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26 February 2003 Maxim: micro-arcsecond x-ray imaging mission
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The x-ray band of the spectrum is the natural place to perform super-high resolution imaging of astronomical objects. Because x-ray sources can have very high surface brightness and interferometers can be made with very short baselines, x-ray interferometry has great potential. I will discuss MAXIM, the Micro-Arcsecond X-ray Imaging Mission and MAXIM Pathfinder, a coordinated pair of x-ray astronomy missions designed to exploit the potential of x-ray interferometry. We will show how it is possible to achieve huge gains in resolution using today's technology. The Pathfinder mission will achieve resolution of 100 micro-arcseconds and will image the coronae of the nearby stars. MAXIM, with a design specification of 0.1 micro-arcseconds, has the goal of imaging the event horizons of massive black holes. I will explain the architecture of the missions and describe the activities NASA is supporting in the area of x-ray interferometry.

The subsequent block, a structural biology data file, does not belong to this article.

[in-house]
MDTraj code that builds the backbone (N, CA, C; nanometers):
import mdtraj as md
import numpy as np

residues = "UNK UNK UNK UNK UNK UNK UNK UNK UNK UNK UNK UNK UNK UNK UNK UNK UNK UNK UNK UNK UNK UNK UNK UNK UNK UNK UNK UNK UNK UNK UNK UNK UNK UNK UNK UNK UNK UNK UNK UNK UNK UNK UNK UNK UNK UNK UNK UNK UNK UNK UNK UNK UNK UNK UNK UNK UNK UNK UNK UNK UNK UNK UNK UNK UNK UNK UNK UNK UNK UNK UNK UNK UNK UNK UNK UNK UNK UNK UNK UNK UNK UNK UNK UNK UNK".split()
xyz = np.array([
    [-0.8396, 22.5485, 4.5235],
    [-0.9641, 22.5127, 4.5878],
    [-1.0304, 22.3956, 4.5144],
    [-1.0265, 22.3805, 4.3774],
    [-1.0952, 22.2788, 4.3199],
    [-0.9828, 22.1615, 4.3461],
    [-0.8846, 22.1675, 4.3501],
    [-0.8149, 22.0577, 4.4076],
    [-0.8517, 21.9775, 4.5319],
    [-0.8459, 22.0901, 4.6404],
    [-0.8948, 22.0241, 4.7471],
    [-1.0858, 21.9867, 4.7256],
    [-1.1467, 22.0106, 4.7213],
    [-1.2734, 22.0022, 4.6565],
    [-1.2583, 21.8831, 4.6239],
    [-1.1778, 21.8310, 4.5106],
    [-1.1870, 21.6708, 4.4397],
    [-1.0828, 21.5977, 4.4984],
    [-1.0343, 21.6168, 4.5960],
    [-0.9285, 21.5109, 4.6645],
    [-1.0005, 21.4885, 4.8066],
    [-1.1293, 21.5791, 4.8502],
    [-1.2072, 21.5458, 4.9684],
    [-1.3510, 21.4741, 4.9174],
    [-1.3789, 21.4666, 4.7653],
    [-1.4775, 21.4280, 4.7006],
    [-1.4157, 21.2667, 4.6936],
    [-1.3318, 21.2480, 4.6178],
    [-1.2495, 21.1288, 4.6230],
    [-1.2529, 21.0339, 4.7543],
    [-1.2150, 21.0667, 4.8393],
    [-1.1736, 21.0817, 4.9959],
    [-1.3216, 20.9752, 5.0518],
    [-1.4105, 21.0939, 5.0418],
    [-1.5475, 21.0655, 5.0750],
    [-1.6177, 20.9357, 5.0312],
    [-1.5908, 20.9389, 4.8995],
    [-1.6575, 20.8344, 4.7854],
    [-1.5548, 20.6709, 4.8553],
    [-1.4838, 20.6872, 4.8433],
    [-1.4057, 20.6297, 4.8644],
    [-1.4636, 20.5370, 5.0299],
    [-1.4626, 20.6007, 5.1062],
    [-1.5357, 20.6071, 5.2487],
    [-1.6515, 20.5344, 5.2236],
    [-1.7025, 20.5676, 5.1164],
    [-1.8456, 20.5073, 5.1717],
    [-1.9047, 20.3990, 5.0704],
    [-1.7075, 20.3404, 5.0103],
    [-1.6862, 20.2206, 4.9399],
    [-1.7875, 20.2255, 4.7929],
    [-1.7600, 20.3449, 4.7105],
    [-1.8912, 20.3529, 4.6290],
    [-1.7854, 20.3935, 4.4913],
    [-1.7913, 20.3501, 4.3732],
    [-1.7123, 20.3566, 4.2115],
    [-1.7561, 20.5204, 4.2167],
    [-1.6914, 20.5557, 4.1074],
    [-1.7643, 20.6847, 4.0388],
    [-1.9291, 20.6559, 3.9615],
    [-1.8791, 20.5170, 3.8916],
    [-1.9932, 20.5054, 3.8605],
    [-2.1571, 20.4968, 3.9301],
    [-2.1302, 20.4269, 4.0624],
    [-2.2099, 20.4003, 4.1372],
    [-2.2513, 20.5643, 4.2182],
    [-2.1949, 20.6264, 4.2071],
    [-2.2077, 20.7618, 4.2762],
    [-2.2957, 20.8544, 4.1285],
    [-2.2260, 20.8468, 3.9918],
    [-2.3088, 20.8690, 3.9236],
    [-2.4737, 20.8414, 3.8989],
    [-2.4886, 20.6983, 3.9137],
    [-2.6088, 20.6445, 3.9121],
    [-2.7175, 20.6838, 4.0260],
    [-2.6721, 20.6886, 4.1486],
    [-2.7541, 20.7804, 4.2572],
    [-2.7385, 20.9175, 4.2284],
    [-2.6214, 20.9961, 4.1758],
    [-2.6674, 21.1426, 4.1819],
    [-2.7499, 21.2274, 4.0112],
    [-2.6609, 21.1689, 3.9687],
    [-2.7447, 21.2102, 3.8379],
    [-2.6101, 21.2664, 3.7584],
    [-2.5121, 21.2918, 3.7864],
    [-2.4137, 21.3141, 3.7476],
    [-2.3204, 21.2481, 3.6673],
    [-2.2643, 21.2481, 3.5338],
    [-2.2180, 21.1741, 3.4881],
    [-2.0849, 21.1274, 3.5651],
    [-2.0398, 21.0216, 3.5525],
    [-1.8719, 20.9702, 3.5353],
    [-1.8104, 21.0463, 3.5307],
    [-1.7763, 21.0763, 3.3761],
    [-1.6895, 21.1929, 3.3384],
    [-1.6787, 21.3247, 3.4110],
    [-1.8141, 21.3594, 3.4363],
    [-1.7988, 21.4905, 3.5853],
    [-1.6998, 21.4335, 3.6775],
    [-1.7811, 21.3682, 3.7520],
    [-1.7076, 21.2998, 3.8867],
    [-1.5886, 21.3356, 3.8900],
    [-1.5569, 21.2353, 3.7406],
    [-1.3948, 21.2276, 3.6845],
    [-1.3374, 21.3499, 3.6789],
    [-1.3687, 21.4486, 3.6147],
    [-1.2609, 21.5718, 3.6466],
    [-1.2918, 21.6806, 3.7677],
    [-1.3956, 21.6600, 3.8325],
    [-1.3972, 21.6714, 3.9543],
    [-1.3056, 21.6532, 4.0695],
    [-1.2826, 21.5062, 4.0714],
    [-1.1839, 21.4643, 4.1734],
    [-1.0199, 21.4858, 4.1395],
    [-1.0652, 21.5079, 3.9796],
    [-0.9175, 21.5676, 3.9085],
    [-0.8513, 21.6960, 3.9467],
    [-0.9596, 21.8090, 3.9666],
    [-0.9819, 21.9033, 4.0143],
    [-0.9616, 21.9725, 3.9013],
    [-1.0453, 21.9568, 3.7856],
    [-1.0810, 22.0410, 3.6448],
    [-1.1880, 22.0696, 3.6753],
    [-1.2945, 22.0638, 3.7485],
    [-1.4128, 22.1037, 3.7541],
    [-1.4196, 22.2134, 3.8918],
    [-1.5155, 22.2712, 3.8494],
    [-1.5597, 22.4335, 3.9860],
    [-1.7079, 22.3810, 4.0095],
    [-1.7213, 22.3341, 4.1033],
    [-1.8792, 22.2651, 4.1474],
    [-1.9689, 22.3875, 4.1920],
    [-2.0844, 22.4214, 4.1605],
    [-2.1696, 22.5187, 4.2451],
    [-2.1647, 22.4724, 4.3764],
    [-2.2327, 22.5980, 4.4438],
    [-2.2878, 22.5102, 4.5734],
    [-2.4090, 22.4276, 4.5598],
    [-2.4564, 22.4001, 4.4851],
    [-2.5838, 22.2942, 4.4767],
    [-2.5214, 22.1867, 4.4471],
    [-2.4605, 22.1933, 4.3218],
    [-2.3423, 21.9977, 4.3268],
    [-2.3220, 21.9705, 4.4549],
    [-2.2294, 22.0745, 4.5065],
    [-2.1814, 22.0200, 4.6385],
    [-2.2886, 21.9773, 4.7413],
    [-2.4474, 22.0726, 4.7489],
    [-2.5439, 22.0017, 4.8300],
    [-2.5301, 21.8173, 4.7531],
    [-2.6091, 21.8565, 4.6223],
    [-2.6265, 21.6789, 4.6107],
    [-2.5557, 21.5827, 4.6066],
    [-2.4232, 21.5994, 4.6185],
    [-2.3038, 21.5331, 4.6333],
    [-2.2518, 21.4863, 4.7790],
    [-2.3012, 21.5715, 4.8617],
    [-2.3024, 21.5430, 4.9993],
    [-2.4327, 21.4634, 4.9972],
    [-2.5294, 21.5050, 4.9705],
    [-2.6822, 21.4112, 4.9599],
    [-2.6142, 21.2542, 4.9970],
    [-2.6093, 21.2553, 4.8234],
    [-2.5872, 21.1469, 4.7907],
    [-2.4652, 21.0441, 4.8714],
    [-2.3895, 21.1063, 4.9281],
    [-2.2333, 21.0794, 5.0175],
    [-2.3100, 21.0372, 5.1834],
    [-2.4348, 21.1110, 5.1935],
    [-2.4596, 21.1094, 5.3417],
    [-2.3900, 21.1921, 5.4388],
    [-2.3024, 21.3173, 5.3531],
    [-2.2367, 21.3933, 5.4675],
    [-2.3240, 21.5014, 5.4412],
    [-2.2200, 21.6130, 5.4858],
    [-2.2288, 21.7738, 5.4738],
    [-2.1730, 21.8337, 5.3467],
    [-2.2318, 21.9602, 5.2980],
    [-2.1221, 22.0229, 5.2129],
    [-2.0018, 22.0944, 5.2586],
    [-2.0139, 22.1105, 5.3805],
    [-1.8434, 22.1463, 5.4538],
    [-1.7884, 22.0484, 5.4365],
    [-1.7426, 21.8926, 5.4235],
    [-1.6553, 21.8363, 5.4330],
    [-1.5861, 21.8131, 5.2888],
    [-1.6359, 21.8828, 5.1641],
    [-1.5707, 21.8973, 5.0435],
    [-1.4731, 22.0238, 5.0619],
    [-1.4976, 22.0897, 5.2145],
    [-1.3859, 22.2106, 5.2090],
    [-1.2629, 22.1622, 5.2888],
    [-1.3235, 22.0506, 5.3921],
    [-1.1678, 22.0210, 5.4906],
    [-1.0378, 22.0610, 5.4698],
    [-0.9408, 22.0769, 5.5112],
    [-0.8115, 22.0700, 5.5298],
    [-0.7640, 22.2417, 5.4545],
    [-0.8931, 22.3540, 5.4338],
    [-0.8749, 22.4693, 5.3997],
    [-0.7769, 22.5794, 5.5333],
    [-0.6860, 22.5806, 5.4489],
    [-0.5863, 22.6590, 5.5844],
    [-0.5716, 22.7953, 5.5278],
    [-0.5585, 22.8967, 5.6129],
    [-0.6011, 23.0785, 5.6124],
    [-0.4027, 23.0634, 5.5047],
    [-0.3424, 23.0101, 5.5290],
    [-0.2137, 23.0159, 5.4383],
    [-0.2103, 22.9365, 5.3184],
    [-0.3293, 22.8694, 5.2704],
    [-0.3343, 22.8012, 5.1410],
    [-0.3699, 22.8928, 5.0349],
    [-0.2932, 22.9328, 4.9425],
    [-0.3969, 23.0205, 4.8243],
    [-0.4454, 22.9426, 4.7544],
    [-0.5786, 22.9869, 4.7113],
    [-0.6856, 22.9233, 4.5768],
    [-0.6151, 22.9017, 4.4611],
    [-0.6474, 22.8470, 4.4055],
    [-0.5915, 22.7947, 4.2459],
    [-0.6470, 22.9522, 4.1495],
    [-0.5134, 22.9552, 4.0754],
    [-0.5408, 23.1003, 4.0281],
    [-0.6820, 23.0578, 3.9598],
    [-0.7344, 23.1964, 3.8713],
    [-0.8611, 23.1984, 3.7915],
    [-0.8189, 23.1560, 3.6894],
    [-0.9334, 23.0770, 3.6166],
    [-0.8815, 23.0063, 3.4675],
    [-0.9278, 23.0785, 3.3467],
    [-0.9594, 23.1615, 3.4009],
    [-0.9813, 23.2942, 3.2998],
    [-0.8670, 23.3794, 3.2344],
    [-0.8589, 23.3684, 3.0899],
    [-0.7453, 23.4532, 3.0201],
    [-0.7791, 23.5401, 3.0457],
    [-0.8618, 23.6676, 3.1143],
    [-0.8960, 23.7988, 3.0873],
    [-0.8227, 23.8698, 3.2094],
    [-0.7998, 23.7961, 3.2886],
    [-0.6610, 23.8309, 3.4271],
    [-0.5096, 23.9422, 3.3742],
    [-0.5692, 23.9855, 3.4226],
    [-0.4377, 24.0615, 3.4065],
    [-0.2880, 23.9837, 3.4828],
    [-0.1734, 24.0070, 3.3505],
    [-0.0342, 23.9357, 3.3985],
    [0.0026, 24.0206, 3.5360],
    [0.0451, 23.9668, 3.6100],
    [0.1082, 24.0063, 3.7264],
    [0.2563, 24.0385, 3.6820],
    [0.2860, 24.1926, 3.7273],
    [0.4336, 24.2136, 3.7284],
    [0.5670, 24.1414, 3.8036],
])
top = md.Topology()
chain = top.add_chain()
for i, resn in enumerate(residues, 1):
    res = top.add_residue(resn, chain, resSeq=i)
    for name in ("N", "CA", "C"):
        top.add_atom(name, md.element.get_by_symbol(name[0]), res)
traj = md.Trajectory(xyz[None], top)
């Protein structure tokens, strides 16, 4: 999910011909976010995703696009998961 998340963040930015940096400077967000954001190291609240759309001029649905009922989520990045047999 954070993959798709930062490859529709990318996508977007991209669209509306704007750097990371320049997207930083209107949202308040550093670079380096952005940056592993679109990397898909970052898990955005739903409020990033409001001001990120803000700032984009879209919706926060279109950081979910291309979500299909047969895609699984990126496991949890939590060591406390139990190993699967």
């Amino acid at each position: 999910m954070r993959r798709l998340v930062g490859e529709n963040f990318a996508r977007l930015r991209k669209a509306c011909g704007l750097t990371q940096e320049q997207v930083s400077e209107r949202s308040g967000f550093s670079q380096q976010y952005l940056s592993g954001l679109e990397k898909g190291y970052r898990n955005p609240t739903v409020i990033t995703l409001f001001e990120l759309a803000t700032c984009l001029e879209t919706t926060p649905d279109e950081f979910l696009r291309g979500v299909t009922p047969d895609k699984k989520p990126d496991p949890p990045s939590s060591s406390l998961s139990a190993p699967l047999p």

© (2003) COPYRIGHT Society of Photo-Optical Instrumentation Engineers (SPIE). Downloading of the abstract is permitted for personal use only.
Webster C. Cash "Maxim: micro-arcsecond x-ray imaging mission", Proc. SPIE 4852, Interferometry in Space, (26 February 2003);


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